When Pilot Theatre first livestreamed a theatre production eight years ago, it did not foresee this leading to a significant new income stream, says Marcus Romer.

Photo of screening of Antigone

I first livestreamed a theatre production for Pilot Theatre back in 2008. This was just after the first Shift Happens conference where we discovered and explored the technology available. We used a single camera and a mic plugged into the side. We hit audiences watching in Seattle, Florida and Adelaide, as well as London and York.

Realising that the genie was well and truly out of the bottle, we pursued and developed this idea, and for our next Shift Happens conference in York we invited Julie Borchard-Young to tell us about the pioneering work her company BY Experience was delivering for the New York Metropolitan Opera and its nascent cinema streams. This led to the whole NT Live project being created.

Currently, we deliver up to 20 meetings a year and have a two-year contract for services

It was from this thinking and these areas of work that we developed our understanding and delivery of ‘Live to digital’ projects, leading to the six camera-interactive livestreams of the York Minster Mystery Plays for the Space and the BBC. This led to a key relationship with City of York Council which asked us to deliver livestreaming for its full council and executive meetings as part of its open democracy and innovation programme. The council got to work with one of its clients, and we were able to develop and train new camera operators, build up our equipment and extend our technical expertise.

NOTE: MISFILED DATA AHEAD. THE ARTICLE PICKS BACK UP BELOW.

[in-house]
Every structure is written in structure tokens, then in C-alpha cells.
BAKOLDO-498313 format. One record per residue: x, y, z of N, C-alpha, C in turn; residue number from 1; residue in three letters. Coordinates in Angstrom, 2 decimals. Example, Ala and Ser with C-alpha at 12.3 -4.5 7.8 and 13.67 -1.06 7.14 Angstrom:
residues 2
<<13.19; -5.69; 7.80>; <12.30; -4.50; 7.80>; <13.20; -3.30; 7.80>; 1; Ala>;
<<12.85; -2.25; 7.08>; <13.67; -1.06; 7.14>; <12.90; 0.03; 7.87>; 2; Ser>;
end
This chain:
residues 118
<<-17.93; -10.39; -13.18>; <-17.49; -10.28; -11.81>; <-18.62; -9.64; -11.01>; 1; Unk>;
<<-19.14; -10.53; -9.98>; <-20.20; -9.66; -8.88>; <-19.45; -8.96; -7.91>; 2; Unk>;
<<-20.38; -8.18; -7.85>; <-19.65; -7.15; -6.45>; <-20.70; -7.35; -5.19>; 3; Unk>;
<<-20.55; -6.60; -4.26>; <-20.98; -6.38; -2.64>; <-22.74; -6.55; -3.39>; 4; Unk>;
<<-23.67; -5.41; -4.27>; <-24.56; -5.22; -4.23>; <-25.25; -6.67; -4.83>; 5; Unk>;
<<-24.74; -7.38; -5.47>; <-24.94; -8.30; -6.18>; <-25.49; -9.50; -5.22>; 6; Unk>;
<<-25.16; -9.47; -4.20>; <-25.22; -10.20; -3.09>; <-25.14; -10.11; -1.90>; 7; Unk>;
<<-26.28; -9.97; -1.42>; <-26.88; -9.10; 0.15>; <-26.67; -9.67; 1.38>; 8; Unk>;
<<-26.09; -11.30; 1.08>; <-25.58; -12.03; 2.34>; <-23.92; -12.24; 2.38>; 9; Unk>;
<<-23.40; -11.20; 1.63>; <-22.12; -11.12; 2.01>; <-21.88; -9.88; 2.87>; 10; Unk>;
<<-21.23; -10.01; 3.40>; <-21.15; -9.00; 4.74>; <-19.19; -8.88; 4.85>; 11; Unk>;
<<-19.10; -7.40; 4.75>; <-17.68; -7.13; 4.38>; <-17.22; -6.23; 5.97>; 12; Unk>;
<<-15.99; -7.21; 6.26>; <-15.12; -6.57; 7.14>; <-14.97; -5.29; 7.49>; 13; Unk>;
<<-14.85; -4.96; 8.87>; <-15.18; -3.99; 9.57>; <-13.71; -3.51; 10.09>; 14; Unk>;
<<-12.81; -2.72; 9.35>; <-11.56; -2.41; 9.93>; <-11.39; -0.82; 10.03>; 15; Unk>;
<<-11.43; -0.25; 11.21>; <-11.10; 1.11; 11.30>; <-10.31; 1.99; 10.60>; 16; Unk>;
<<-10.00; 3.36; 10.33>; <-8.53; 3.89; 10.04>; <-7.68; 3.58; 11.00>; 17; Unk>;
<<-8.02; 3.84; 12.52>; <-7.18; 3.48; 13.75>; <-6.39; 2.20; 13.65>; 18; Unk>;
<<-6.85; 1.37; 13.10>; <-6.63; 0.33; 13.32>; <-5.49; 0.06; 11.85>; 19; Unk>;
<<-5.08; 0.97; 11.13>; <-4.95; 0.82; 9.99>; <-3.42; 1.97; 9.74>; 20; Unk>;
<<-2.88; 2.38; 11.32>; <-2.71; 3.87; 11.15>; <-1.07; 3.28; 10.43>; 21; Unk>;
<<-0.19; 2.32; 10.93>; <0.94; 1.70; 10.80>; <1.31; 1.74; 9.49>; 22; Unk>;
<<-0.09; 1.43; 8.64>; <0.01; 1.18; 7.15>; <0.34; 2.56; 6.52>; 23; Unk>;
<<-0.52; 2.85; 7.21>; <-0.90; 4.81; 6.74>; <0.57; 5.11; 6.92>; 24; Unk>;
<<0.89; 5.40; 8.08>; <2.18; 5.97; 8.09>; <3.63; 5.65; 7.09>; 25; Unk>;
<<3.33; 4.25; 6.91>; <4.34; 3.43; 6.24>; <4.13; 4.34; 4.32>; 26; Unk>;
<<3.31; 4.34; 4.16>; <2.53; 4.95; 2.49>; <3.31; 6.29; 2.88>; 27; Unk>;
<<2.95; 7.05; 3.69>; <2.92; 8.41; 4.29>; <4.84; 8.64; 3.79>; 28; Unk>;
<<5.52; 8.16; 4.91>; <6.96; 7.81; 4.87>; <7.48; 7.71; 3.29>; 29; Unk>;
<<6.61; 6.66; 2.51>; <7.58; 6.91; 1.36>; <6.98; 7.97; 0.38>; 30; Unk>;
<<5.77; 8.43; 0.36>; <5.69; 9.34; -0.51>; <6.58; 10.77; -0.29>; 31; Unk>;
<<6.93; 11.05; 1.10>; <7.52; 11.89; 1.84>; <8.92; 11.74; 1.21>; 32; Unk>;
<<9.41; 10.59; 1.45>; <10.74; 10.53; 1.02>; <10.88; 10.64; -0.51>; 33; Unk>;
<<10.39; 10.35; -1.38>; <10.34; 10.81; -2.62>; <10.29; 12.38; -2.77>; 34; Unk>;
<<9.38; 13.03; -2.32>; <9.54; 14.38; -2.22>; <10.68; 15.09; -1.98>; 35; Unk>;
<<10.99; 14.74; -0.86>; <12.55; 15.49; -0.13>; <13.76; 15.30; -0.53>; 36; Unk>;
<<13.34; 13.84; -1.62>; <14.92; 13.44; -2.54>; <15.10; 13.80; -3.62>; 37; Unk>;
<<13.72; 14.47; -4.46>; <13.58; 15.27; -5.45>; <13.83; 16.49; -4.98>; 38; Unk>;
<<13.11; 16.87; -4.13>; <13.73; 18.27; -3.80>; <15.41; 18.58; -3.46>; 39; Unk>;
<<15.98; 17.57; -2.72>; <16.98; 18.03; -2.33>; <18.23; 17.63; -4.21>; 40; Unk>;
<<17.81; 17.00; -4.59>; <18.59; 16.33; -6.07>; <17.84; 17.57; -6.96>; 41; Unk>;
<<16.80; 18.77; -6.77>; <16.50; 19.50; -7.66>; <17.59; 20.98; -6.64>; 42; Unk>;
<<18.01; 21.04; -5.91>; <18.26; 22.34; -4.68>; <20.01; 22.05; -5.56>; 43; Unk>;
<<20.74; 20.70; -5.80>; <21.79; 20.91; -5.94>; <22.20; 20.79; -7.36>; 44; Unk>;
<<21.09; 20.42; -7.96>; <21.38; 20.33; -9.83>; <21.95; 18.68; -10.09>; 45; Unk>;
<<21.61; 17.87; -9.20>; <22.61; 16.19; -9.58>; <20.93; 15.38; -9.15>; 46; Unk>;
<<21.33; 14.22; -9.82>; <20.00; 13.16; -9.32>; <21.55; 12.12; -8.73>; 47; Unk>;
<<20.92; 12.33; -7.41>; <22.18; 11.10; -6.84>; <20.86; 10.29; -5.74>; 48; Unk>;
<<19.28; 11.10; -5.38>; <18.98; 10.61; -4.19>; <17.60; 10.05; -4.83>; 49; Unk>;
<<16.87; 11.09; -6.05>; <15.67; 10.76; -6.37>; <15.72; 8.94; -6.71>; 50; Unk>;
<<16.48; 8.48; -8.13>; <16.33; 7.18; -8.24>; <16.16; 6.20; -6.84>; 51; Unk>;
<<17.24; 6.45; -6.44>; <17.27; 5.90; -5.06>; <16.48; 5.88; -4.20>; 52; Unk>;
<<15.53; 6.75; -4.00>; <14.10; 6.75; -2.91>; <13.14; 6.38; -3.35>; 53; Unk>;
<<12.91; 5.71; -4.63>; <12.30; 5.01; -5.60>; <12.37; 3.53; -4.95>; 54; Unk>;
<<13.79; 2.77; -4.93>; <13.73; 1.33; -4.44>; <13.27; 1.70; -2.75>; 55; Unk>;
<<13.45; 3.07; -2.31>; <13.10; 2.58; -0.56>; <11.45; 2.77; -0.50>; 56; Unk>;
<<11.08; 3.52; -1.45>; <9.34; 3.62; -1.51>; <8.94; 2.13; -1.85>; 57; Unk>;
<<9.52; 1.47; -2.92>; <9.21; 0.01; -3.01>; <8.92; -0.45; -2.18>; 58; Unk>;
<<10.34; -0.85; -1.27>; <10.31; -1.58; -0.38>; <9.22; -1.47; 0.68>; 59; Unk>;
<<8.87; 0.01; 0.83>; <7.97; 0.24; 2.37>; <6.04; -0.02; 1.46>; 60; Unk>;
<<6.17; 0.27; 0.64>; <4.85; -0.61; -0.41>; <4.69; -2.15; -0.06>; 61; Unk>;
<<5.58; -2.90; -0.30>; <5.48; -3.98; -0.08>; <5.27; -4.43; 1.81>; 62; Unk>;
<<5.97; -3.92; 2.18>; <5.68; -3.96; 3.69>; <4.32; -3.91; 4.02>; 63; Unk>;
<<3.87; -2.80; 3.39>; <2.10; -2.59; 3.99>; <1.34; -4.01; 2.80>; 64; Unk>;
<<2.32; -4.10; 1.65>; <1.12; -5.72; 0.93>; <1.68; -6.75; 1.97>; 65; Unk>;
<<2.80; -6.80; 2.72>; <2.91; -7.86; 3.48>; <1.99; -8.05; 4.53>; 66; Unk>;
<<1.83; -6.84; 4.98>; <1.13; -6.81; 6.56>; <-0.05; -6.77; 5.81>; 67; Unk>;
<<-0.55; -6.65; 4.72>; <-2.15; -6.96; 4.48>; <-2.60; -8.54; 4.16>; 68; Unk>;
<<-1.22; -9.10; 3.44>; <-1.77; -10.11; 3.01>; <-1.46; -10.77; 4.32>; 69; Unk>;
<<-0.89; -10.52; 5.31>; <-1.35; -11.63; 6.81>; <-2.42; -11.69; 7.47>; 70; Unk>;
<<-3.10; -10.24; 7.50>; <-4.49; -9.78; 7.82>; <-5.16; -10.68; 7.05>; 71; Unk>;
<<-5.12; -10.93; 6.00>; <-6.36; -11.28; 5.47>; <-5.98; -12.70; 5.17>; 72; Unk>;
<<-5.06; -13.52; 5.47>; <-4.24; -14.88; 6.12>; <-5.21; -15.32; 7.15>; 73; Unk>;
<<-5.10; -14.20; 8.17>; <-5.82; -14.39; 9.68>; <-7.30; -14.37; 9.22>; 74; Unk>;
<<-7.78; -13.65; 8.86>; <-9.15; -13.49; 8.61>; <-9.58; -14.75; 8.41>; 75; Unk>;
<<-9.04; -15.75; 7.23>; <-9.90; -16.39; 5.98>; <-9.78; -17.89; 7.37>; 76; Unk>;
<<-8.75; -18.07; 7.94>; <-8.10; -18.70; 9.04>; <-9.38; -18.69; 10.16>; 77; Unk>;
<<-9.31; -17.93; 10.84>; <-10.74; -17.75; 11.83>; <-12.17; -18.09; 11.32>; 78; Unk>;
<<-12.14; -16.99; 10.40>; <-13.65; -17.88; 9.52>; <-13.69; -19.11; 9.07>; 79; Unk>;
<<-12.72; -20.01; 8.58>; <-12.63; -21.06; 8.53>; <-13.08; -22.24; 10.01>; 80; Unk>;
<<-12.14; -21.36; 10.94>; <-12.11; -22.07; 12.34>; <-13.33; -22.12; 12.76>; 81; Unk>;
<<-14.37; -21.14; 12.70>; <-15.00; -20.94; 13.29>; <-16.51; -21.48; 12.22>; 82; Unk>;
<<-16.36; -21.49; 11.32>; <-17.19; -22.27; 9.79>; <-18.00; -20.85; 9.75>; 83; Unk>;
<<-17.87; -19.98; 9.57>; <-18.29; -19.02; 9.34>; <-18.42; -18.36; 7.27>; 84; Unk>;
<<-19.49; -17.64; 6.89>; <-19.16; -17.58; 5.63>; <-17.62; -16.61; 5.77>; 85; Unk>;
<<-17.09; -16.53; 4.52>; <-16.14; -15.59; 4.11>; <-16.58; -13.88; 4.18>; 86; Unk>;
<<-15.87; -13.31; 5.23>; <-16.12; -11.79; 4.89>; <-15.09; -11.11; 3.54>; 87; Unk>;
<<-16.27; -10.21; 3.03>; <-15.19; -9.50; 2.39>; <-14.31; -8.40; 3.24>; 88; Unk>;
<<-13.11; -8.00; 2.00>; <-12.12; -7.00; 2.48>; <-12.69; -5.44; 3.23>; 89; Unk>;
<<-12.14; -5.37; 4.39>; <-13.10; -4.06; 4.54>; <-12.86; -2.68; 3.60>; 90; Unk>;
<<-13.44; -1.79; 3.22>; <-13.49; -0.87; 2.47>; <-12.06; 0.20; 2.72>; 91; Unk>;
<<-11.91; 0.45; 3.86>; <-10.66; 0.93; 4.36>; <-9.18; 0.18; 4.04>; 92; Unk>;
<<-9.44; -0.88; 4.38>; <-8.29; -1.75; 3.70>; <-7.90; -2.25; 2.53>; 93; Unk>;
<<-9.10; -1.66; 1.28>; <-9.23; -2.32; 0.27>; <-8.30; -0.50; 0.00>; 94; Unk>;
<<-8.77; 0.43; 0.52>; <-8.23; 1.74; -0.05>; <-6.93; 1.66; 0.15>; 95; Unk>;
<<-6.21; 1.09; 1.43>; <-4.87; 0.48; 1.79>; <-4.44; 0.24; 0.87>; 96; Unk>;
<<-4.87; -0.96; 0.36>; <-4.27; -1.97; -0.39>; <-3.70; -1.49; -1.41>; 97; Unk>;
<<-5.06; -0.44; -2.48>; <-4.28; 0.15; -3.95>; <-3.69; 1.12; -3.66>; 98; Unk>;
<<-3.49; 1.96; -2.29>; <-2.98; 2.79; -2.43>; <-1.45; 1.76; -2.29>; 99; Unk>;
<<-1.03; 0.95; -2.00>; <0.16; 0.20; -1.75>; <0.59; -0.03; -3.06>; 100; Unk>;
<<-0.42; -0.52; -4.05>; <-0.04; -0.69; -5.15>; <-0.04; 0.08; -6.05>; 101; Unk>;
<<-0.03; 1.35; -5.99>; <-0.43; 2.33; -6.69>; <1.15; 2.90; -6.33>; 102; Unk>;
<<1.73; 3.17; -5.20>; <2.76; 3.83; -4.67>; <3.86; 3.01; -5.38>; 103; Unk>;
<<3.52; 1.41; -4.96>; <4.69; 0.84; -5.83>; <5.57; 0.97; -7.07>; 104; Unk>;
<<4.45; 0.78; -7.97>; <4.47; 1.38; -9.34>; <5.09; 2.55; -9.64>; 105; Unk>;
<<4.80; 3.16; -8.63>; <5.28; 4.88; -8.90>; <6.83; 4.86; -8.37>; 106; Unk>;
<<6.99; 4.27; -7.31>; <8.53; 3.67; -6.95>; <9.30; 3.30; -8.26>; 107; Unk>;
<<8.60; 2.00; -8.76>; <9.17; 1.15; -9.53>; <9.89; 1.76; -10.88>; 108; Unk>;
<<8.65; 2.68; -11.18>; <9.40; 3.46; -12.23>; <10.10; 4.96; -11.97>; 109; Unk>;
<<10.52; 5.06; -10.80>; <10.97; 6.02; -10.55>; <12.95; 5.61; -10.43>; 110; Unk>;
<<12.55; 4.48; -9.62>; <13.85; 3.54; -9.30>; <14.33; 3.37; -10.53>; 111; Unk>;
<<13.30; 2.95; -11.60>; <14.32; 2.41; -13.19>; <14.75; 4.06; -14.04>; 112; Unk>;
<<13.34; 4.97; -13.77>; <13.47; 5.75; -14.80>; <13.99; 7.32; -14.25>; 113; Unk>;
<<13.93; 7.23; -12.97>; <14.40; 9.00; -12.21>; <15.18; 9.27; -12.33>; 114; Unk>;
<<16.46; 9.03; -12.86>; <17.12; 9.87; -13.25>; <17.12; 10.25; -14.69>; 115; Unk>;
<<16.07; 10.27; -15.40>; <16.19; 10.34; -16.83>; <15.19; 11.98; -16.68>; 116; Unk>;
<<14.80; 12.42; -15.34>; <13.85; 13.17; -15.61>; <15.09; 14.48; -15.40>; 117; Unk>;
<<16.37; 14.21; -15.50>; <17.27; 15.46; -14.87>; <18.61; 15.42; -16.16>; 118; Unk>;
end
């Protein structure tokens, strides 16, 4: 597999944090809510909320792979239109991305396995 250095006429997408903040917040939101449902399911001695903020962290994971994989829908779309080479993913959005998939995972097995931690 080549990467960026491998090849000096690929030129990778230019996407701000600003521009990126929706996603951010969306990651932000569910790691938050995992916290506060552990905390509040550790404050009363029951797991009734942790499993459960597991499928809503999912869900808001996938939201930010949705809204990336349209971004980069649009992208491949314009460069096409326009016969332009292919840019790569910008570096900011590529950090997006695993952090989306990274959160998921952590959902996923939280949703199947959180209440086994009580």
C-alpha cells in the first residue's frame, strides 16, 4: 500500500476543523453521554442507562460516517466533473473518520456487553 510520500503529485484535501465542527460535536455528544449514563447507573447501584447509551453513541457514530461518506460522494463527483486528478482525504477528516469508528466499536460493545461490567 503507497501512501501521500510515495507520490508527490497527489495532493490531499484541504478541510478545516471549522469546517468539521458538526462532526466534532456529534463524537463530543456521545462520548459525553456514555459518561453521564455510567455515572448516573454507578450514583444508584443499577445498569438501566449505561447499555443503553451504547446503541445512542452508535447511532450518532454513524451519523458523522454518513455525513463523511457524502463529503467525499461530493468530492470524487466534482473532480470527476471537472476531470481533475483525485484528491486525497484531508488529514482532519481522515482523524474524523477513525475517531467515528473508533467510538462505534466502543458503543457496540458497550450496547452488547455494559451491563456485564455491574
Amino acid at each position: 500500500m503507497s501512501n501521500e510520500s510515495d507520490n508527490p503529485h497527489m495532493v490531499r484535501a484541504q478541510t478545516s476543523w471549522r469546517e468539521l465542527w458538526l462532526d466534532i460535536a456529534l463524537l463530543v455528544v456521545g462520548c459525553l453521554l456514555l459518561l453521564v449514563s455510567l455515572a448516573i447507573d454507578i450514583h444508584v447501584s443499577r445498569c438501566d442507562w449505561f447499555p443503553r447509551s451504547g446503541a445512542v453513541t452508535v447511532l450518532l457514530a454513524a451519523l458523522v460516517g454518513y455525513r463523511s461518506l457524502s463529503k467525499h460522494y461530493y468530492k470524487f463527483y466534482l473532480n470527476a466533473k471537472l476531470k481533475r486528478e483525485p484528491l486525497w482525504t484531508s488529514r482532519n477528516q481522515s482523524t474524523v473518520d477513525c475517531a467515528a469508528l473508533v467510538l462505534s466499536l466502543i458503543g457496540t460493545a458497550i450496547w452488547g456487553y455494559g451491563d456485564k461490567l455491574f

Currently, we deliver up to 20 meetings a year and have a two-year contract for services. This amounted to an investment of over £50,000 that enabled us to develop our livestreaming team and cover all our costs, as well as providing an additional income stream.

As a result of this relationship, the City of York became partners in the No Boundaries conference in 2014, and the work we co-created with our livestreaming programme formed part of our successful bid to become the first UK Creative City of Media Arts as part of the UNESCO Creative Cities network.

We have continued to develop the access capabilities with the No Boundaries conference, where live captioning and subtitling is incorporated into the live feed, both in the venue and on the online stream. This for me is key, and many organisations could usefully think creatively about how they engage and reach their audiences and client groups as the technology now enables this more easily.

Pilot has continued to run the TheatreLivestream TV project for companies and organisations, which have included Cardboard Citizens, Black Theatre Live and Cast. We will be delivering the livestream for ‘The Passion’ by Streetwise Opera and HOME this Easter in Manchester.

Marcus Romer will be the Artistic Director of Pilot Theatre until the end of March and is also Creative Director of Artsbeacon.UK.
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How it works

We use a full HD and full digital set-up that allows us to capture the event to disk, as well as stream it out to the internet live. We use a hardware-based encoder which offers great stability uploading to the stream host.

We use two camera operators and additional cameras locked off to get general front and wide shots. We mix the stream live and also record it ‘in camera’ too. This means we end up with a range of additional shots and angles, which can be edited together after the event to produce material for YouTube, where we fully caption them and provide translation subtitles where required. We shoot on BlackMagic Design 4K micro studio cameras and mix on an ATEM production studio mixer. We use a Teradek Cube to encode the stream.

The audio is captured using DPA field mics for the general sound and then a feed is taken from the show computers/mixer to capture any live voice work and soundtrack.

 

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Photo of Marcus Romer